Morgan Stanley (NYSE: MS) today announced completion of a solar facility at its Westchester campus that will produce approximately 1,000 MWh of electricity per year, offsetting approximately 5 percent of the building’s total electricity use and up to 25 percent during peak production. The project is the result of a collaboration between the Firm’s Corporate Services team and its Commodities Solar Desk, known as MS Solar.
“We are excited to add solar to the growing list of technologies and strategies we employ to minimize our impact on the environment, including lighting retrofits, equipment efficiency upgrades and full-building retro-commissioning,” said James Cullen, Vice President, Morgan Stanley Corporate Services. “The financial and environmental benefit of projects that reduce or offset our energy consumption ensures our ongoing commitment to investing in these technologies.”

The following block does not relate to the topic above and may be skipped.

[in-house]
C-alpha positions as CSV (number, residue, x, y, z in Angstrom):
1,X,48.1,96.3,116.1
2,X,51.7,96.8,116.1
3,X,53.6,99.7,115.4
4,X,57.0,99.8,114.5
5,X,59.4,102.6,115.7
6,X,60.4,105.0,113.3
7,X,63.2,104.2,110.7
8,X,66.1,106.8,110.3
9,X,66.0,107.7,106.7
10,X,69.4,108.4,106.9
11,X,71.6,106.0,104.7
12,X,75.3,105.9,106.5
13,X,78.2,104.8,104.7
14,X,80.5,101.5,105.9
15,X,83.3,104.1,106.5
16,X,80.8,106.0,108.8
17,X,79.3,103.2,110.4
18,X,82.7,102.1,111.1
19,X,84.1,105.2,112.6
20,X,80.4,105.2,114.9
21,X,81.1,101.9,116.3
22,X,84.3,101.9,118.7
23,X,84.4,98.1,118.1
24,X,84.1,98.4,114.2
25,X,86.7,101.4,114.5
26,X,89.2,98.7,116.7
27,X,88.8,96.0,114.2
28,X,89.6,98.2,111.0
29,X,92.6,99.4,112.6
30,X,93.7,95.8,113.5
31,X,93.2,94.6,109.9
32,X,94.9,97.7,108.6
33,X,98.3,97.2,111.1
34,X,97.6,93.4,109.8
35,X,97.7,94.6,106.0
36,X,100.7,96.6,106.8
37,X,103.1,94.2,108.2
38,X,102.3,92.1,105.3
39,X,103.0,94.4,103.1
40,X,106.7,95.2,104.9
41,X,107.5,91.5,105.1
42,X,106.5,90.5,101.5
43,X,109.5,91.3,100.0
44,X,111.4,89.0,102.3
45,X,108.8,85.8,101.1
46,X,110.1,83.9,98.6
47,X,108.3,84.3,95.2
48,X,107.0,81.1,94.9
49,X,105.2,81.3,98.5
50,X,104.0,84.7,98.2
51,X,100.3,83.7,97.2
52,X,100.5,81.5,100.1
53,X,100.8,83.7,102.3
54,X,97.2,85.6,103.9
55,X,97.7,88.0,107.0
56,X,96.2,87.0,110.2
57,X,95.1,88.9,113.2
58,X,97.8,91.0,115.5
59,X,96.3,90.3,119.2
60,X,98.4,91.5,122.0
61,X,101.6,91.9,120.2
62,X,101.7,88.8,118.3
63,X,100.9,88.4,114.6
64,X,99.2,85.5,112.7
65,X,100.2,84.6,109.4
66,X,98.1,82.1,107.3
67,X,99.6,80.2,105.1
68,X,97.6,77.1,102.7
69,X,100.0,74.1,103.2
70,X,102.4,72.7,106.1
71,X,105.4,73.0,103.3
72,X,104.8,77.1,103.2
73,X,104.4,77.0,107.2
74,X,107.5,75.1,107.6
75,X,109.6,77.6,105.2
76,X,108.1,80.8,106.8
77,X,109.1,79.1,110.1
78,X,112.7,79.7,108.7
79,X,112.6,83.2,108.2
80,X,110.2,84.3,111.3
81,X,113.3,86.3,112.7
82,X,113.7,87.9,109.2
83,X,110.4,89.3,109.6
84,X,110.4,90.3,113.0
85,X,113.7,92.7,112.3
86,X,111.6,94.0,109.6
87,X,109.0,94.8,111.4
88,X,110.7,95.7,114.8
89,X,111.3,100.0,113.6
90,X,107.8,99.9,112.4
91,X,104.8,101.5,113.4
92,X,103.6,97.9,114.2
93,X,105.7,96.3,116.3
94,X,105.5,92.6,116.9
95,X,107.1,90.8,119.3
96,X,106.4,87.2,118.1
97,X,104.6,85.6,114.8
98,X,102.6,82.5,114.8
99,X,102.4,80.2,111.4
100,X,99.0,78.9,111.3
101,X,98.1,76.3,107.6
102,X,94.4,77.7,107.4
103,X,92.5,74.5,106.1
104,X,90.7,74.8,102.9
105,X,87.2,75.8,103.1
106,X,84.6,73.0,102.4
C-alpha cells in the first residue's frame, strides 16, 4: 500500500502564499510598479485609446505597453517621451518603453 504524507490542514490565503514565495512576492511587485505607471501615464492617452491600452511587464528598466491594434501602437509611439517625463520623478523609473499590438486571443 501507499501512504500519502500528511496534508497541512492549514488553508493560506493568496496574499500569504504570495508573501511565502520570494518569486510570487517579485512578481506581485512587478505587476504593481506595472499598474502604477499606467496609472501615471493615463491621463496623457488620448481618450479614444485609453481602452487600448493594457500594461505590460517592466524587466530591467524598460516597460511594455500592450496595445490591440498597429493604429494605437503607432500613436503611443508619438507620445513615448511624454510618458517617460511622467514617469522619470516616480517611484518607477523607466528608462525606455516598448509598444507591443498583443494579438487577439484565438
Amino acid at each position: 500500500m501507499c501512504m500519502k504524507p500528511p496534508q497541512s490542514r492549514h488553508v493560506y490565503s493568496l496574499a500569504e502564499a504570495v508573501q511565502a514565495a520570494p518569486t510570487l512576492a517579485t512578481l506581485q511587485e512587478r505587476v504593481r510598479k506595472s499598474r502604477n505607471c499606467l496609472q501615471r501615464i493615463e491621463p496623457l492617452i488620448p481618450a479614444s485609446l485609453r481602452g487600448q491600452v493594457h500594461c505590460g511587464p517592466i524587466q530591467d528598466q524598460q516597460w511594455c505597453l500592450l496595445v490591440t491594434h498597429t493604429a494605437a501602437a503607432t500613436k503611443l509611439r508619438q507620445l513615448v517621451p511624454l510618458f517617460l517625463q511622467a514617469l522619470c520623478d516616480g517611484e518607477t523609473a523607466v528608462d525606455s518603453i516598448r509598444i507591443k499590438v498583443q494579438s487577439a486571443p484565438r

The Westchester project was partially funded by Governor Andrew M. Cuomo’s NY-Sun initiative, which is substantially expanding the use of solar energy in New York State. Funding was provided through the New York State Energy Research and Development Authority (NYSERDA).
“Morgan Stanley’s solar project highlights the opportunity for large corporations under Governor Cuomo’s NY Sun initiative to reduce their energy costs while demonstrating their commitment to protecting the environment,” said John B. Rhodes, President and CEO of NYSERDA. “At the same time, this project expands New York State’s clean energy economy and increases the availability of clean, renewable energy, making it a model that we hope other corporations will follow.”
Additionally, MS Solar, a leading developer and financier of solar photovoltaic, or PV, projects in North America, is facilitating the development of more than 70 MW of distributed generation PV projects across the continent while providing financing opportunities and project advice for its partners and project hosts. Outside the U.S., MS Solar developed and financed 8.6 MW of solar power on commercial buildings in the Greater Toronto area.